Abstract

Twentieth-century writers continually claimed that the "nightmare" of contemporary violence was inexpressible. In the past, communal beliefs had justified or condemned the most horrific acts, but the late nineteenth-century crisis of belief made any consensus about the meaning of violence unattainable. This situation produced an aesthetic dilemma because representation always conveys beliefs. Heart of Darkness offered a solution to this dilemma. Standing at the confluence of nineteenth-century realism and turn-of-thecentury symbolism, Joseph Conrad represented the "nightmare" of colonialism by attaching symbolic meanings to realistic accounts of a historically recognizable world. Although this solution has become the target of ethical and political protests, notably those of Chinua Achebe and Fredric Jameson, the multiple meanings of symbolism reflect the competing beliefs of a secular culture. Embedding historical events in multiple narrative patterns, symbolism preserves the structure of meaning without imposing any single meaning.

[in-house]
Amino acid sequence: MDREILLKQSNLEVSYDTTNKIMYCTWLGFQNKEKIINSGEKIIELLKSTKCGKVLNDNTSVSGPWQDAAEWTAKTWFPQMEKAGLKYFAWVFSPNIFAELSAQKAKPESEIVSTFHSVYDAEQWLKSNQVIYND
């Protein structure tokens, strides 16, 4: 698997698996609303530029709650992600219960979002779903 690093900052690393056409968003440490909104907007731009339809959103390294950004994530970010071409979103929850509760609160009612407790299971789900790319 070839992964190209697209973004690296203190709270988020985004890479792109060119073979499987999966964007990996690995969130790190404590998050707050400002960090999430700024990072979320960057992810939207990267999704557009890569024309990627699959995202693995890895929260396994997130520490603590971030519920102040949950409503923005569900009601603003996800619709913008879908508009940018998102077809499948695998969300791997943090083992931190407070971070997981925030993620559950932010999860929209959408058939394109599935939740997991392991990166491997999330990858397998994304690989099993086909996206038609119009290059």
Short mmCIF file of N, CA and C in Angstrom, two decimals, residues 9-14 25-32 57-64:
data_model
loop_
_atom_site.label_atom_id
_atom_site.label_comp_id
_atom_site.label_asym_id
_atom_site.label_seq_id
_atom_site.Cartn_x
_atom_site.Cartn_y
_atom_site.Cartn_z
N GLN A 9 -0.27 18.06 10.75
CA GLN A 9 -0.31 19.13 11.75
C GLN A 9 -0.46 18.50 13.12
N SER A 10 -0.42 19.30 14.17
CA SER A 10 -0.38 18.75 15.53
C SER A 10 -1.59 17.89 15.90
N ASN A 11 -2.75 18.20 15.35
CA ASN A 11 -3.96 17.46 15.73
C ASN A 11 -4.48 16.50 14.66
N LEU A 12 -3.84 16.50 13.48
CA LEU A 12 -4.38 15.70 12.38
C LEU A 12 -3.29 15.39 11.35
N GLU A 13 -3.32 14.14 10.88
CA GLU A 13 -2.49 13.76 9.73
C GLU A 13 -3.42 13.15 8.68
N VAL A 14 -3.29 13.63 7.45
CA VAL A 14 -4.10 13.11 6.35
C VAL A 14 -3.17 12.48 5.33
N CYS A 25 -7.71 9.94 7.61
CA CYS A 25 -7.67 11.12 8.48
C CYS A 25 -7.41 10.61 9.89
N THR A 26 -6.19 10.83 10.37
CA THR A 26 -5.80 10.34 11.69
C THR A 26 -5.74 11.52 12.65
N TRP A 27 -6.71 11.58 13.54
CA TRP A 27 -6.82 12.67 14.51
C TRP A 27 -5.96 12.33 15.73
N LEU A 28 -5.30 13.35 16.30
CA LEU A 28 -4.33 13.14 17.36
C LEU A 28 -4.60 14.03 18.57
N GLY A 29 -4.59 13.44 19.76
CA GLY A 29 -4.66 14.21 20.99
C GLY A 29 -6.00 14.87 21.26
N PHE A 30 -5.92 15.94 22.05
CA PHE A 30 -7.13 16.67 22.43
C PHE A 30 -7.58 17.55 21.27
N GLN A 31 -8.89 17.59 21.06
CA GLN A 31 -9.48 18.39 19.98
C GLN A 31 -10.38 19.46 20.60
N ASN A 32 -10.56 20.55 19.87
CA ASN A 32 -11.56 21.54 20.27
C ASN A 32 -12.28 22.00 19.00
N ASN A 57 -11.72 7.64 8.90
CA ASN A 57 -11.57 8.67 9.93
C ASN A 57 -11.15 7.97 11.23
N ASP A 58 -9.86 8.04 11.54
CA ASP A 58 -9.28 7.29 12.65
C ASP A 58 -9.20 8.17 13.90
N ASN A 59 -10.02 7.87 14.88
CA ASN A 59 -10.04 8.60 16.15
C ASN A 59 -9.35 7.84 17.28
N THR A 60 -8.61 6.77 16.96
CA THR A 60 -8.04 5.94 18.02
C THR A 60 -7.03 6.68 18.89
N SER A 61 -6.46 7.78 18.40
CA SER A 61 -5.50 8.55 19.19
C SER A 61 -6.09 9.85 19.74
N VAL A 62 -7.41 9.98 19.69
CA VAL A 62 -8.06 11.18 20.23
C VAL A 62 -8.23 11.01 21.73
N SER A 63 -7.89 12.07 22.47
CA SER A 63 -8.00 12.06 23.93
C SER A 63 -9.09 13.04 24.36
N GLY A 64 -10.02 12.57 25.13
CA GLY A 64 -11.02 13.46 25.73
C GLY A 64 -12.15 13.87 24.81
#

pdf

Additional Information

ISSN
1542-4286
Print ISSN
0093-3139
Pages
pp. 98-109
Launched on MUSE
2012-04-05
Open Access
N
Back To Top

This website uses cookies to ensure you get the best experience on our website. Without cookies your experience may not be seamless.